She was a member of Warner Memorial Presbyterian Church in Kensington, the Sunday Evening Club of National Presbyterian Church in Washington, the Retired Officers Association and the Montgomery County Retired Teachers Association.

Her interests included dancing and bridge.

Her husband, Charles G. Jaquette, died in 1975. Survivors include two children, Barbara Jaquette of Silver Spring and Peter Jaquette of Carson City, Nev.; a brother; and four grandchildren.

Paulette Brobst 'Polly' Manders


Paulette Brobst "Polly" Manders, 64, an executive secretary and yachtswoman, died of kidney and liver failure May 16 at Coral Springs Medical Center in Florida. She lived in Fairhaven, Md., and was on vacation when she died.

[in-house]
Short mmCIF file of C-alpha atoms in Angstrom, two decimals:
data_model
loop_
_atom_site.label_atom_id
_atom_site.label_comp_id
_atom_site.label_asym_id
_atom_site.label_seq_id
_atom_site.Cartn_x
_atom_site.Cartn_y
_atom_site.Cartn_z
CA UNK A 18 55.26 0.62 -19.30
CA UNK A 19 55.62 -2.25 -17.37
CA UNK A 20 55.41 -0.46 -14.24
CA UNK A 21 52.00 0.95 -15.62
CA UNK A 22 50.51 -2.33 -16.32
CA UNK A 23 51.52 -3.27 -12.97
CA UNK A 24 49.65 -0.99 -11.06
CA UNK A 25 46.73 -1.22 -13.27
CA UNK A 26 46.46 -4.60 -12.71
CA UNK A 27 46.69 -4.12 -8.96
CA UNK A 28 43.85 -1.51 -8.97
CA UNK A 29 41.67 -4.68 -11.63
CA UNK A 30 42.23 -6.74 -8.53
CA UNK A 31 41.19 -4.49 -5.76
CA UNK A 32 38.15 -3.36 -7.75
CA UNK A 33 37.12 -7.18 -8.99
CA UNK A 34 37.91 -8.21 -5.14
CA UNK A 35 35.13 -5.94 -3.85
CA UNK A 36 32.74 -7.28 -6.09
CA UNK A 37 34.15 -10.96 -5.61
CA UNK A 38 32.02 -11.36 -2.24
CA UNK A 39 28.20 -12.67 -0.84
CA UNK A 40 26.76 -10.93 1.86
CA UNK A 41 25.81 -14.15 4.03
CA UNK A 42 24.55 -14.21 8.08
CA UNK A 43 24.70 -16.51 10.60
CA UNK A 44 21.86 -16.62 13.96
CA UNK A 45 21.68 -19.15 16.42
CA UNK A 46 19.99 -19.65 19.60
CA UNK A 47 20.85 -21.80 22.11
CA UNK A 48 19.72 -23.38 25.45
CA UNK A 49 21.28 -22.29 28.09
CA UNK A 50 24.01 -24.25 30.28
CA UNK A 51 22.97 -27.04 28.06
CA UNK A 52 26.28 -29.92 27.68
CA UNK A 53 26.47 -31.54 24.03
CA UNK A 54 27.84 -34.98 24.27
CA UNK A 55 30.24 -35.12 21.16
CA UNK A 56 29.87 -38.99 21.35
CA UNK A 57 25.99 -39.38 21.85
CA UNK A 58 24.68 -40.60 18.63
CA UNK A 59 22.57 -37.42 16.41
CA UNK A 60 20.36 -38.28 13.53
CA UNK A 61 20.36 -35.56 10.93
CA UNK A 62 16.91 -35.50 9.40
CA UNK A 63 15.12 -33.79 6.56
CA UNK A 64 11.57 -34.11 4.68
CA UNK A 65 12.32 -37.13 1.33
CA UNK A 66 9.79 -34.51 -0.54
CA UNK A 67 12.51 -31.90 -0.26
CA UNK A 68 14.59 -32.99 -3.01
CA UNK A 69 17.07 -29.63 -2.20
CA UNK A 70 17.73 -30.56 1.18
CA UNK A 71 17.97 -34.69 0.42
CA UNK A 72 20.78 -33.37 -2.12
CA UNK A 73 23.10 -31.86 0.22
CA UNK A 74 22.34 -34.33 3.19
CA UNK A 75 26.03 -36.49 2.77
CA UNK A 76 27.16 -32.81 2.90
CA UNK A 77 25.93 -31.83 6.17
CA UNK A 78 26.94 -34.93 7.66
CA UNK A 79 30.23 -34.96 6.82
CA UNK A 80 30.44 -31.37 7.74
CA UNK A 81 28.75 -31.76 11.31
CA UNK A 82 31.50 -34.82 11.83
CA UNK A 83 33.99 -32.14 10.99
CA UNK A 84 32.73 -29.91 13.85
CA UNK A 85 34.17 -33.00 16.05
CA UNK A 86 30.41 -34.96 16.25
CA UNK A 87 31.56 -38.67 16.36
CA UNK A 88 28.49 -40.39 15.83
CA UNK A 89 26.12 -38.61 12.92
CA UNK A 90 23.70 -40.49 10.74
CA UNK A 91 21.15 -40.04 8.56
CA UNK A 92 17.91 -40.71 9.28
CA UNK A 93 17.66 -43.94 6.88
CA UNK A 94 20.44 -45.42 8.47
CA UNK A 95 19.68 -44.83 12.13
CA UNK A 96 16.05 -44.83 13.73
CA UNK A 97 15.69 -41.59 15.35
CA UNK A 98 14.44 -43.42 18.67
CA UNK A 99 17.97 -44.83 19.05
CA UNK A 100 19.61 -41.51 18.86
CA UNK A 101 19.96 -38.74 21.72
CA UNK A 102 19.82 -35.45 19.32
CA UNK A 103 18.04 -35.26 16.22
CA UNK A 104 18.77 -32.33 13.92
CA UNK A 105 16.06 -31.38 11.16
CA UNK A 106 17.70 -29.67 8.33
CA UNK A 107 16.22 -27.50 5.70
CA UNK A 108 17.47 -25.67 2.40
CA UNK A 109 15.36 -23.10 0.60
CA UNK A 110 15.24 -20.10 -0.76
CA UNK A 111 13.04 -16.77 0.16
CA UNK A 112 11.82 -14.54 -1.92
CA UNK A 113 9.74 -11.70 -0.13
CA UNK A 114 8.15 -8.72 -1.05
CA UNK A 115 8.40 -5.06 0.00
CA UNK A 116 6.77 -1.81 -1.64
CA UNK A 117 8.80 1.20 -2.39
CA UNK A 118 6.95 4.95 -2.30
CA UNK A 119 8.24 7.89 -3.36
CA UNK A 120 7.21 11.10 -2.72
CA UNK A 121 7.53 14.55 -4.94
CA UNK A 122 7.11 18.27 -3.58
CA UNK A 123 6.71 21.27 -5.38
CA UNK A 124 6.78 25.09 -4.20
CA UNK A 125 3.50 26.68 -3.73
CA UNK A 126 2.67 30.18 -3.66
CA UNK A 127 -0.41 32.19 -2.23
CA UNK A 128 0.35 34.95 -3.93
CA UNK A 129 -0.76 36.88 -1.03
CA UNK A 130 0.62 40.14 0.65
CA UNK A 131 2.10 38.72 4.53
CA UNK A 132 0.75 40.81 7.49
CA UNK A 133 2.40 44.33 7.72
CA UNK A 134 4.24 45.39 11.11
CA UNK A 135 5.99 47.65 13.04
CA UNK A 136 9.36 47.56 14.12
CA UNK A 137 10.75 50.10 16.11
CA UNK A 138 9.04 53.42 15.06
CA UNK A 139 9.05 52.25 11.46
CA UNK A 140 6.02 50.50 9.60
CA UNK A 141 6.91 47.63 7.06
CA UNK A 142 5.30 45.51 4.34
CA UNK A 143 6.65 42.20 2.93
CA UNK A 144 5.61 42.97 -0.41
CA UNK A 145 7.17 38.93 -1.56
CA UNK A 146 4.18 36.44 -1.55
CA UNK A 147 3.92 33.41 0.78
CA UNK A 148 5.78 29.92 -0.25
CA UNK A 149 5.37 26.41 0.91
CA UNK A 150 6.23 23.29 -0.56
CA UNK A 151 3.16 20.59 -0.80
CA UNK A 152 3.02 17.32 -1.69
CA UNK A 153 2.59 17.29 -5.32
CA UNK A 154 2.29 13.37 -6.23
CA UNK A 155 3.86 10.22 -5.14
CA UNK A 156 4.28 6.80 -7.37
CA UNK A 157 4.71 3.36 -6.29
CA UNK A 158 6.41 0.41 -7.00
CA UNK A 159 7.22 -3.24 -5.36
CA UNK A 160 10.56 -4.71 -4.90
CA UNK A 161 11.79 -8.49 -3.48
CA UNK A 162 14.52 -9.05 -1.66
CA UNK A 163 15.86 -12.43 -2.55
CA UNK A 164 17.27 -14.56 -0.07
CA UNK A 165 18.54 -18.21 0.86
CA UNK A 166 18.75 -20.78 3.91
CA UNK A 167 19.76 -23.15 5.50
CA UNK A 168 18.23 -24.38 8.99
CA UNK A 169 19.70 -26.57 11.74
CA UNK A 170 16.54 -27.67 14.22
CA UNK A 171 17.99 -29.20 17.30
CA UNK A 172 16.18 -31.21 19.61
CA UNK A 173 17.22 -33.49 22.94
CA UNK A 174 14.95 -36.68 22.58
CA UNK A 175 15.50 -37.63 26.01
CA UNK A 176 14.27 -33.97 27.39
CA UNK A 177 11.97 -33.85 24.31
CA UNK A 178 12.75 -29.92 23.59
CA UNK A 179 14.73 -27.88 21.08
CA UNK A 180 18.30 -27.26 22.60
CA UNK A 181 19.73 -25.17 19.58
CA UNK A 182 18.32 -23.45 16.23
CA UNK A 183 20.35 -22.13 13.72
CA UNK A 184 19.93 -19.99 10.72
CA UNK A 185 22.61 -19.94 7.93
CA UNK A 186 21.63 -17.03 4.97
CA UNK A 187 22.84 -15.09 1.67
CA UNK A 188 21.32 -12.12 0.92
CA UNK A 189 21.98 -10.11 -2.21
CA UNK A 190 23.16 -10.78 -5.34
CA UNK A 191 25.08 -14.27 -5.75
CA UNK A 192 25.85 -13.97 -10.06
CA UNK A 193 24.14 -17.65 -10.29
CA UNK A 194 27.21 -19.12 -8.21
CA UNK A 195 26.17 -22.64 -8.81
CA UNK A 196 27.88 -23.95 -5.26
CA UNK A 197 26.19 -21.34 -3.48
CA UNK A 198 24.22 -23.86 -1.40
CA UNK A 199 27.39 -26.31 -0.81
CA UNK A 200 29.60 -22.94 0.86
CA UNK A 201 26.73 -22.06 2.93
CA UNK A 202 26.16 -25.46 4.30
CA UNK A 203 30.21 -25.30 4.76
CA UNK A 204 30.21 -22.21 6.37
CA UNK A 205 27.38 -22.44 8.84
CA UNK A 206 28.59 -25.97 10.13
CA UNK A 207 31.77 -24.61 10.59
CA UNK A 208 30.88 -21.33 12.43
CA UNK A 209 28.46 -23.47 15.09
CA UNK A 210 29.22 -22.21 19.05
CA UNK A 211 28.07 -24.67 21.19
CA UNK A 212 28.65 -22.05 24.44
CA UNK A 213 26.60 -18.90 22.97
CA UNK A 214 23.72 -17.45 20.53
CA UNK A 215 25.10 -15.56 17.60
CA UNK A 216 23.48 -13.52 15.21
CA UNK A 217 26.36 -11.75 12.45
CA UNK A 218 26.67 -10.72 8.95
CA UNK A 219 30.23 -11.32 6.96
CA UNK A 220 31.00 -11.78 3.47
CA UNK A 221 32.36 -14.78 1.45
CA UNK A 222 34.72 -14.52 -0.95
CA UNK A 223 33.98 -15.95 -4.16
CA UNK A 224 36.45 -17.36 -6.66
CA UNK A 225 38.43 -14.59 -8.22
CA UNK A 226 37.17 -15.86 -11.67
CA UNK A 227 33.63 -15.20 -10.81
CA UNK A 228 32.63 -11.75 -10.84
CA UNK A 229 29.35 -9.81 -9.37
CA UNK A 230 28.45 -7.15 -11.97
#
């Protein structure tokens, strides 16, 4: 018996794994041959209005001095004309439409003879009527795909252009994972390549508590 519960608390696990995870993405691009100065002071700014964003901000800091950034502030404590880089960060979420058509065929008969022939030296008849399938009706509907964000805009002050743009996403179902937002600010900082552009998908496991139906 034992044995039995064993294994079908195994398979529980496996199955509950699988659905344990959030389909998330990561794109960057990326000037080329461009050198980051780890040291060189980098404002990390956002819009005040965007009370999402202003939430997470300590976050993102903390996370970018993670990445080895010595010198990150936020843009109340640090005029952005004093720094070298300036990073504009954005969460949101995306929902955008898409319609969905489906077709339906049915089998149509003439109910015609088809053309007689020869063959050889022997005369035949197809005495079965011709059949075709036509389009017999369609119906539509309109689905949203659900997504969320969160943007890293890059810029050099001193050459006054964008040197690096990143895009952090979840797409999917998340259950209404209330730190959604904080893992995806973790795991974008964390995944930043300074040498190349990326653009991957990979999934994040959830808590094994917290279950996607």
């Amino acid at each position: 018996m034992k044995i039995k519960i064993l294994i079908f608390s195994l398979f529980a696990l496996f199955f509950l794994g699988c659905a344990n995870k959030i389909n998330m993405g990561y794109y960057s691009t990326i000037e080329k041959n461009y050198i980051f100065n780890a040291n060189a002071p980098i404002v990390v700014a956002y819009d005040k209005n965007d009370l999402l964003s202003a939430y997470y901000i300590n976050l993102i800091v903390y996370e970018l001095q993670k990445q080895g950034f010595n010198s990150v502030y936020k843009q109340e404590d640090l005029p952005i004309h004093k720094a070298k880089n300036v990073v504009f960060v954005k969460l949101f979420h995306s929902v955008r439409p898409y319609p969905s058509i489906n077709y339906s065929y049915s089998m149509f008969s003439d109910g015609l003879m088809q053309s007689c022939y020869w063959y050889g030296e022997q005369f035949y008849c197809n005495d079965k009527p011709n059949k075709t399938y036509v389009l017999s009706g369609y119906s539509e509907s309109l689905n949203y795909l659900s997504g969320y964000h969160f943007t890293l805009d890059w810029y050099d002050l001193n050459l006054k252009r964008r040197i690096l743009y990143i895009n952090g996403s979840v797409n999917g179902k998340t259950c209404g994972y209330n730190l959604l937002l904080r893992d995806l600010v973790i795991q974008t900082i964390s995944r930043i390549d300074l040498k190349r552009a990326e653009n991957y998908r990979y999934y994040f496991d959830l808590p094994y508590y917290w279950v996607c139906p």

Mrs. Manders was born in Marion, Ohio, and moved to the Washington area in 1942. She graduated from Montgomery Blair High School and in 1956 from the University of Maryland, where she was Homecoming Princess and Miss Maryland.

In the late 1980s, she was an executive secretary for Electro Nucleonics pharmaceuticals and in the 1990s was a secretary for Melart Jewelers.

She was captain of a 42-foot boat and for two years was commodore of the Parents Without Partners Yacht Club. She was a former secretary of the Rose Haven Yacht Club.

Her marriage to E.A. "Buzz" Manders ended in divorce.

Survivors include two children, Paula J. Manders of Islamorada, Fla., and Mark Edward Manders of Fairhaven; a brother, Robert Brobst of Westminster, Md.; and two grandchildren.

Cecilia R. Gilbert